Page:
The value derived from testing a company’s emergency and business continuity plan is tied to the clarity and quality of the testing. In other words: garbage in is garbage out. A mere checklist of exercise “to-do’s” will probably not elevate preparedness, nor highlight areas of improvement. As William Gouveia shared in the DRJ Summer 2012 edition, organizations can have plans without true resiliency because their processes are unexamined. We understand this is difficult to do for those close to the plan. However, it is imperative to develop a critical and objective eye. Step back from the plan, and review it.

Be prepared, though, to accept that the plan is imperfect. Don’t wait to cross every t before initiating your strategic exercise plan. Also, create a list of clear objectives by considering the value that should be derived from a singular exercise, as well as from the overall exercise program.

Once there is a clearly defined list of objectives, it’s time to be honest: can these exercises, drills, or scenarios be created in-house? Can they provide results to meet the objectives? Knowing strengths and weaknesses is essential to success. Seek outside consultants if necessary; they can effectively lobby for an exercise plan and even help create a realistic set of scenarios. Of course, there’s the old joke that consultants “take your watches, tell you what time it is, and then charge you for it.” In no way should that be the case! Do the necessary research to find the experts who will work in partnership with you to reach your goals.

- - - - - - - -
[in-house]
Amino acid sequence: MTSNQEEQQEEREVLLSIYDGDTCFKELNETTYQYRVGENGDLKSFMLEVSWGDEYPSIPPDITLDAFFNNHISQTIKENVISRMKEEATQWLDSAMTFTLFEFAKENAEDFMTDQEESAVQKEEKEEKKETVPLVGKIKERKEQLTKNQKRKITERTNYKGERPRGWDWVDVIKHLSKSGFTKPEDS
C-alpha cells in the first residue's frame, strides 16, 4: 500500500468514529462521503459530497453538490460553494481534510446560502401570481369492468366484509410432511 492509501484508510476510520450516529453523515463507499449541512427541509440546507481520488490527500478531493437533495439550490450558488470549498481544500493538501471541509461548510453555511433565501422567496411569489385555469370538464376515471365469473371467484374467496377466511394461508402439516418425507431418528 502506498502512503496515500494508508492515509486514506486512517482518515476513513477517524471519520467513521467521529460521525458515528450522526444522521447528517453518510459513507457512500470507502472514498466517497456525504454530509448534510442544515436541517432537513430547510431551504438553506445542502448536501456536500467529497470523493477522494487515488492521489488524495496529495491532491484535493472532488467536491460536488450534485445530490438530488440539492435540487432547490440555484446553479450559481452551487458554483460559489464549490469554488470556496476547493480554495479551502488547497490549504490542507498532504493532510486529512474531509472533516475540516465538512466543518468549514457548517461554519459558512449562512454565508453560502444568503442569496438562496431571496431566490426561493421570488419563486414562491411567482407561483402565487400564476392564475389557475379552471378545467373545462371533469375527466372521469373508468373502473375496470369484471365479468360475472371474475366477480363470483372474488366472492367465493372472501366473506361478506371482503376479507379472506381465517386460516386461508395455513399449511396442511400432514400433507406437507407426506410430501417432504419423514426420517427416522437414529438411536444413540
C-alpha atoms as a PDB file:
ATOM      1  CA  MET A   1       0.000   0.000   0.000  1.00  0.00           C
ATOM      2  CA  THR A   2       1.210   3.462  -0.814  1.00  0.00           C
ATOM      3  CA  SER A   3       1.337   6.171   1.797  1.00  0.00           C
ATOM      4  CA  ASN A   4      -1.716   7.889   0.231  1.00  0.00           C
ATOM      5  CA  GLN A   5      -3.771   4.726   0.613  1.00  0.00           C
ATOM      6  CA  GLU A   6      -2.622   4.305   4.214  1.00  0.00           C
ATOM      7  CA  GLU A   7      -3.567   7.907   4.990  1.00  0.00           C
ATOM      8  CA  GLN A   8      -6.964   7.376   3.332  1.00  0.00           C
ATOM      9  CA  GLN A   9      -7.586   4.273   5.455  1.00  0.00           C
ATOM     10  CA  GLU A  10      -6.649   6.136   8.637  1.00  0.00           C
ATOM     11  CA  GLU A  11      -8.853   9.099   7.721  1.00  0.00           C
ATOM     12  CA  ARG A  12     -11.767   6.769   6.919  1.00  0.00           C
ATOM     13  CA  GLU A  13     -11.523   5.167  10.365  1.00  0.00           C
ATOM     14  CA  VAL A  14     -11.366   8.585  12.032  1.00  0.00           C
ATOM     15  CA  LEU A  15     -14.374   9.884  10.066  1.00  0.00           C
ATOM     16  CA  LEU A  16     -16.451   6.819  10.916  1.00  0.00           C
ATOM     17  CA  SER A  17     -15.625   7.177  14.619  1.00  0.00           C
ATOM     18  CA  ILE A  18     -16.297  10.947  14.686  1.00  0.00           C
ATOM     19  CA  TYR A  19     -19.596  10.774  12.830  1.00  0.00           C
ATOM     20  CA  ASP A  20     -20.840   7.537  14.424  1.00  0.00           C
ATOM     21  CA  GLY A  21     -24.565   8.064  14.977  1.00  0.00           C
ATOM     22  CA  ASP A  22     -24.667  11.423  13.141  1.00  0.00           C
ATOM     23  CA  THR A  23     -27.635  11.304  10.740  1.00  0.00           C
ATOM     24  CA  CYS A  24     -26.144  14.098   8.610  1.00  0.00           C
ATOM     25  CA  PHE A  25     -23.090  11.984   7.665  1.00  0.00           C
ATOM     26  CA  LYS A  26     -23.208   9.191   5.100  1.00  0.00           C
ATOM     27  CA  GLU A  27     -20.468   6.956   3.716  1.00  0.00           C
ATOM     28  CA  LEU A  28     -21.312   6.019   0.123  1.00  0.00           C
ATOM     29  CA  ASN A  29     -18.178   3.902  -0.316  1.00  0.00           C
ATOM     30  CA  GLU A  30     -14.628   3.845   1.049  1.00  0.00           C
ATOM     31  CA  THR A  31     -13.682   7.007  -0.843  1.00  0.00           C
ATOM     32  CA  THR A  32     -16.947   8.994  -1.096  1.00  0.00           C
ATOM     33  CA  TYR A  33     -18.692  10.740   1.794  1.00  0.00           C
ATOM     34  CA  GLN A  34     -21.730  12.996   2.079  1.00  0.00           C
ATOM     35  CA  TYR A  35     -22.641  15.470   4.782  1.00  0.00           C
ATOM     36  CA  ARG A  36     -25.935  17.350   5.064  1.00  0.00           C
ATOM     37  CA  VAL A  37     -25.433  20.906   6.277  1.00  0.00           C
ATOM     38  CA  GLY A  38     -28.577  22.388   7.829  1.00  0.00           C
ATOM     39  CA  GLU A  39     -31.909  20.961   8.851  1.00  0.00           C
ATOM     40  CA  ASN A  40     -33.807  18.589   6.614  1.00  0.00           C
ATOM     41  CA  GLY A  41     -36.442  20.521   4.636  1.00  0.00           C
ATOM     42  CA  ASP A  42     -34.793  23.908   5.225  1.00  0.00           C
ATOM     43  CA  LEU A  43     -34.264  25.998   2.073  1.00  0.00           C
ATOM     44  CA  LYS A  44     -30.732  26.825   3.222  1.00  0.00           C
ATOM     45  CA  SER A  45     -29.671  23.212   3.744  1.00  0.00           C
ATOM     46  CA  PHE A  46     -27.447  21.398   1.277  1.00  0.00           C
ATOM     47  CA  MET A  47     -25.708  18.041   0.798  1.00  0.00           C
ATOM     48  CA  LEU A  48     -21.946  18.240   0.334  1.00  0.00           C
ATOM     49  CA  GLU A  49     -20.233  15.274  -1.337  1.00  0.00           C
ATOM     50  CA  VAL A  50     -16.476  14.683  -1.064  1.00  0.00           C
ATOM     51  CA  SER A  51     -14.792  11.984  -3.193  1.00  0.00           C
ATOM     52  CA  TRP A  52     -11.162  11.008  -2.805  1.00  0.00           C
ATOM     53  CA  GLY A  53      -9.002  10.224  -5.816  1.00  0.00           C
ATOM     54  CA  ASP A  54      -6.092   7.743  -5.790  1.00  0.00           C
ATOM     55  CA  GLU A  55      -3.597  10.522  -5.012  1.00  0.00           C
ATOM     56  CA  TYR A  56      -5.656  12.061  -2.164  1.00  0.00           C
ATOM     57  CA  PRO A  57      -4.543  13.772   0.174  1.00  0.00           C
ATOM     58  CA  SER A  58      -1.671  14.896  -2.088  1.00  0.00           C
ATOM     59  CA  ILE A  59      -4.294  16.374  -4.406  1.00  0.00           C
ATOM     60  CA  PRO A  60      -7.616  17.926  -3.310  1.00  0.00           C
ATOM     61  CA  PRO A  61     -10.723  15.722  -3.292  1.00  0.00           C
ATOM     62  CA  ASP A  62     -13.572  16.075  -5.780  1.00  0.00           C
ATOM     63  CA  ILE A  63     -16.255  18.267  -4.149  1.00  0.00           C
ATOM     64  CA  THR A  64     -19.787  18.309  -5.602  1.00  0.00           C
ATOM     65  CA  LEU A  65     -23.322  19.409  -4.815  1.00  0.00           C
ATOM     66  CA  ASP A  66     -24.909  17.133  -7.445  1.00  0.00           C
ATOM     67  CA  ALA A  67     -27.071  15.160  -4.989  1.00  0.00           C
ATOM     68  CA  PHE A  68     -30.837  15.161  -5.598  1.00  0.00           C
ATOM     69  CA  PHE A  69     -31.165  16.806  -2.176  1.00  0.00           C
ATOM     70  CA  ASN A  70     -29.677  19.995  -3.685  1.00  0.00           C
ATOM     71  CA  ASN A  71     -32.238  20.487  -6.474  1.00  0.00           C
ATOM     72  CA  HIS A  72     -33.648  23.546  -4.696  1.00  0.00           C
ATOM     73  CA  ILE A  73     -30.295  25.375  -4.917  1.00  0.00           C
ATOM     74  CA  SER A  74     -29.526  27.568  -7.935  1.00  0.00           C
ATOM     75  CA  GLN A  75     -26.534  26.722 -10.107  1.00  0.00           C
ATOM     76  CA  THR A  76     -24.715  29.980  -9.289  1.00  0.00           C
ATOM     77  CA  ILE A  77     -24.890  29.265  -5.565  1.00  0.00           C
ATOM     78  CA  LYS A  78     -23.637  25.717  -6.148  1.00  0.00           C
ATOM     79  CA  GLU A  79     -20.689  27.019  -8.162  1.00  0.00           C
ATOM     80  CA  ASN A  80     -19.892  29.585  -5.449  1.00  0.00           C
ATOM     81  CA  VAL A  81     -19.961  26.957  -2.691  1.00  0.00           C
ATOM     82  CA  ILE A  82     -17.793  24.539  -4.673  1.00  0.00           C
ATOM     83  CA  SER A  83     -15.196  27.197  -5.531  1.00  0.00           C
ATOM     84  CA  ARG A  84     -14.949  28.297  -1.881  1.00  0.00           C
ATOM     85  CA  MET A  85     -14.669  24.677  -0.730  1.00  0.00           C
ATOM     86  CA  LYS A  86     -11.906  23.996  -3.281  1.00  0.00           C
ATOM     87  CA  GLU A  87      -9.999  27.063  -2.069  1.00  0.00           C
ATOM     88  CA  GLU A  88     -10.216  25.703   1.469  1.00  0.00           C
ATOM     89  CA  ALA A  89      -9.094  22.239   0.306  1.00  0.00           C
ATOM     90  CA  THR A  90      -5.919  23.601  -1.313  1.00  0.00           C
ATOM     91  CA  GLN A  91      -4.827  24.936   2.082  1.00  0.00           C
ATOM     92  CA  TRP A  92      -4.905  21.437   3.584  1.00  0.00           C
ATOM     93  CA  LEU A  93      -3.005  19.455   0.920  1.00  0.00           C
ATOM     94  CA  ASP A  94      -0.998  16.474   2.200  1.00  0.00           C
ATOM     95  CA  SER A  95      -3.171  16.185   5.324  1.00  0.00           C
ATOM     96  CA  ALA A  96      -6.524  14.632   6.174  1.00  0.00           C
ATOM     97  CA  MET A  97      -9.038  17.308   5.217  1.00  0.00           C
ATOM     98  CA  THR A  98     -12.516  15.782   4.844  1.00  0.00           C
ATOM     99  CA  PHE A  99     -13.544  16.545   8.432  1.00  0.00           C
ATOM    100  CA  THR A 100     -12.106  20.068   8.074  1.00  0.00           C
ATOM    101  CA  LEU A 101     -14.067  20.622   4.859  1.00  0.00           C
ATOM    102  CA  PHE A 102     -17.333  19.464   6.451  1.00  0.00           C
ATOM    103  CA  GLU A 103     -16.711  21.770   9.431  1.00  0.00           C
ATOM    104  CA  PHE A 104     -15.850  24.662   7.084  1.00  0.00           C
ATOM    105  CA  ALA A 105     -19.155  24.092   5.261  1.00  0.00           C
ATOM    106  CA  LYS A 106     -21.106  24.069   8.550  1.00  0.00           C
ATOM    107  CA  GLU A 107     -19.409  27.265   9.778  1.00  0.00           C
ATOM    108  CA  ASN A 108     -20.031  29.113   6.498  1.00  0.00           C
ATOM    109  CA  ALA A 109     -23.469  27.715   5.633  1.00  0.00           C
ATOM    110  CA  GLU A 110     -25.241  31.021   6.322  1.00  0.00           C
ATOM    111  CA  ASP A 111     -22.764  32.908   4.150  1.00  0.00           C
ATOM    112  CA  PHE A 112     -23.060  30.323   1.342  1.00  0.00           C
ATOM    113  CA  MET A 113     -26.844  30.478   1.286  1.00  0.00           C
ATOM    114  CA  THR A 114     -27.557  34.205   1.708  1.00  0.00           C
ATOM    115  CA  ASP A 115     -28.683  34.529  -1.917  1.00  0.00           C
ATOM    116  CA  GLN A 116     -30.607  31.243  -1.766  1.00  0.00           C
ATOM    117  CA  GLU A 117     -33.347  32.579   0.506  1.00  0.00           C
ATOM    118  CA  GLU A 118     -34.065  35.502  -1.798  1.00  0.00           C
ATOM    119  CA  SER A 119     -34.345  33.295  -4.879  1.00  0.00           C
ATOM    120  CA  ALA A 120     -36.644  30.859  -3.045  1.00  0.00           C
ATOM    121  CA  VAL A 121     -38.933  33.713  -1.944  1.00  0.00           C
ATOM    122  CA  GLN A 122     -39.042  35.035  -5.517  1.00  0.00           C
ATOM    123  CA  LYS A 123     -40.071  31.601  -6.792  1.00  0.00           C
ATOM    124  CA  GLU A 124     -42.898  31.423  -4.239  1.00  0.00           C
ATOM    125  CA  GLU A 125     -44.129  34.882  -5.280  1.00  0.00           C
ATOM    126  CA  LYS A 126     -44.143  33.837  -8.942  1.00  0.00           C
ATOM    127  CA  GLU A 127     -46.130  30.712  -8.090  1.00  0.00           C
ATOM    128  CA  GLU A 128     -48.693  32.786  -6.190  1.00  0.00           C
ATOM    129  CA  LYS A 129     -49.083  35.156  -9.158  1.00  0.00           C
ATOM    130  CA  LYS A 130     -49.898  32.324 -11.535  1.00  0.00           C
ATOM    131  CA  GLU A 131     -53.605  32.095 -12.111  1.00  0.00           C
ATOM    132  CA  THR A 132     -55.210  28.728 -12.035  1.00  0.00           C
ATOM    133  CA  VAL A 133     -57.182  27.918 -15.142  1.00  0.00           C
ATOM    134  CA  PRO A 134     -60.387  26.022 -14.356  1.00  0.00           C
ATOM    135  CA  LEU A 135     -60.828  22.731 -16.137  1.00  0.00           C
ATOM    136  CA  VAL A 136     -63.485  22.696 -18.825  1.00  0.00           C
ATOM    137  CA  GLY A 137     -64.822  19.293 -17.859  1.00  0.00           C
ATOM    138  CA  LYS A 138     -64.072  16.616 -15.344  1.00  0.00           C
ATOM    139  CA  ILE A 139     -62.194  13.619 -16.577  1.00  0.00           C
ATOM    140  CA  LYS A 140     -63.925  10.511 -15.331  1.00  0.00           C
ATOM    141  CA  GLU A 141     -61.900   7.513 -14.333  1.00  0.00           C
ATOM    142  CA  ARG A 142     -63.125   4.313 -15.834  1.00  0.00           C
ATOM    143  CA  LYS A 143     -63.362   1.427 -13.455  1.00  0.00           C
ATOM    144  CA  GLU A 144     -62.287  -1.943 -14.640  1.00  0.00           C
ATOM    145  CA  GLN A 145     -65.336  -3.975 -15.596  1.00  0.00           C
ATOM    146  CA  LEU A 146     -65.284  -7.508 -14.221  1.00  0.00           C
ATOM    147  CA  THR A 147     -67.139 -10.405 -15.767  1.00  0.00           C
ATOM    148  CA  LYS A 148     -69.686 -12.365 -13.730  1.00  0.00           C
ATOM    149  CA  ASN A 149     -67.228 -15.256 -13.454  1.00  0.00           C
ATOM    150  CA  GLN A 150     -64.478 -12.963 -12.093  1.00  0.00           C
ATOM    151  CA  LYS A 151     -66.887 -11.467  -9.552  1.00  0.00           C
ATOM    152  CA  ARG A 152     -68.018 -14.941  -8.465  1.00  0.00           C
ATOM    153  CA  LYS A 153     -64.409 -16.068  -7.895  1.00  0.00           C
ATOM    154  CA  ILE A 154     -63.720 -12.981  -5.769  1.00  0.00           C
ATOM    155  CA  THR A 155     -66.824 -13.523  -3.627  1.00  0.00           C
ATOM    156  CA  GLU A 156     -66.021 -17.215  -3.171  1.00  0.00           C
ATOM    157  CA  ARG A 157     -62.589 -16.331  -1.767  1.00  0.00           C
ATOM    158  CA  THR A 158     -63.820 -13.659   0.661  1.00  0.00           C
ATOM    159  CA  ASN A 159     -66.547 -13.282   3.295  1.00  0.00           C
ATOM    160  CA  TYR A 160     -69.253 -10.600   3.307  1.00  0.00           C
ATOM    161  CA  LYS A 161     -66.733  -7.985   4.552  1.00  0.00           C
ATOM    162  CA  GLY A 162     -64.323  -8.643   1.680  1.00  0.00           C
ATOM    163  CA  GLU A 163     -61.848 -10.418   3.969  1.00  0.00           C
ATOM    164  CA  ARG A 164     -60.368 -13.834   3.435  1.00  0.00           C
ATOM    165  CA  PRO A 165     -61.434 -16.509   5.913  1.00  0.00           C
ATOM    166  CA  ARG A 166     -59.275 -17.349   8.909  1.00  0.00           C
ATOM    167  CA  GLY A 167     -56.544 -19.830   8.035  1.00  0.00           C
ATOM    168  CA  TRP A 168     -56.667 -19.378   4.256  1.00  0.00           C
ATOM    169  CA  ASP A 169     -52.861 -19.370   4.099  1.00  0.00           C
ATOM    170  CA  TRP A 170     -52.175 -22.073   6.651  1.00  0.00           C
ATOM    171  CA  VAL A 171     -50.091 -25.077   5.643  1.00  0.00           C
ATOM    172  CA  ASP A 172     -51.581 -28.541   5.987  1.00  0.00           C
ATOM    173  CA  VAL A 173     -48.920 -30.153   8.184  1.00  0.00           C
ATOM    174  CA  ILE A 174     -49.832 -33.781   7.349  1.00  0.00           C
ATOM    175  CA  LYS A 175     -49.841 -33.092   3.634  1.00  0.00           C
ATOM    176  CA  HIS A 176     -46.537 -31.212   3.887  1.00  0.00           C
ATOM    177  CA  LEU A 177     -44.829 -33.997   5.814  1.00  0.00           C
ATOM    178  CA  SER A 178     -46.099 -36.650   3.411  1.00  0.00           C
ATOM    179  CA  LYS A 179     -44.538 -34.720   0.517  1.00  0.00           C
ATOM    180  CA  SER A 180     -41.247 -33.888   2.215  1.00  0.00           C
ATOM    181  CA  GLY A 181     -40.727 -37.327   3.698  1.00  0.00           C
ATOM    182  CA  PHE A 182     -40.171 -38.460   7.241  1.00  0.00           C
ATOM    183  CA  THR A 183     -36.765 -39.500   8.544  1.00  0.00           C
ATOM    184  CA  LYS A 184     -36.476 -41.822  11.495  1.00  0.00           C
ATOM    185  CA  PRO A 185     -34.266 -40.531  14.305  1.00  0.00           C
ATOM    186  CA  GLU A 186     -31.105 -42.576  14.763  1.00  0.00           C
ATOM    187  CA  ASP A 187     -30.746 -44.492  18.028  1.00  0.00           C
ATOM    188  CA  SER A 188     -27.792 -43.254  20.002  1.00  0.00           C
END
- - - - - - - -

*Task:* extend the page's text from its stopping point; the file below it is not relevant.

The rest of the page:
Whether outside help is brought in or the work is performed from within, scenario development should be the next important consideration. Besides the specific objectives, a realistic set of scenarios must take into account the company’s culture, region, organization, environment, and team. Another necessary key to creating an effective exercise is the format of the exercise, which in turn impacts likely scenario choices.

2. The type of exercise impacts what participants learn.

Determining the right exercise format is a key part of effective exercise planning. There are three general exercise categories: tabletop, functional, and full. The predetermined objectives, geographic location of participants and observers, and the demands of daily business all contribute to the format choice. Below, we developed an Exercise Format Grid to gauge exercises based on enterprise needs.

Exercise-Grid1

Figure 1: Exercise Format Grid

3. Choose exercise participants wisely.

This requires more than picking people with titles—it means looking across the entire enterprise. Systems theory, born out of Industrial and Organizational (I/O) Psychology, says the total health of an organization gets impacted when even one small area is weak. Thinking about how an enterprise functions means considering the whole rather than just the parts. Where are the potentially costly gaps in capabilities? Is it due to certain employees, or the plan? Both? Testing employees across divisions and studying the aggregate result will reveal the true health of a company.

It’s important to note here that senior leadership provides critical influence when it comes to employee participation. The exercise program will more quickly gain acceptance from the employee base if senior leadership communicates enthusiasm and support for the program. Researchers from I/O Psychology, business, and technology fields often note that for enterprise programs or cultural shifts to be effective, the drive must come from organizational leadership. Thus, senior management participation is ideal. If they cannot attend due to schedule demands, leaders should—at minimum—indicate support for the exercise program.

Recognized exercise expert Kathleen Lucy, noted in her recent DRJ article the importance of “bench depth” in an exercise, which comes from having as many employees as possible participate. Also, to achieve an overall representation of your actual company, attention must be paid to the mix of employees involved in the exercise. This can be accomplished many ways: divide and conquer department by department, or set up exercises by partitioning teams from across the enterprise. Critical areas that should always be involved in exercise programs include:

  1. Operations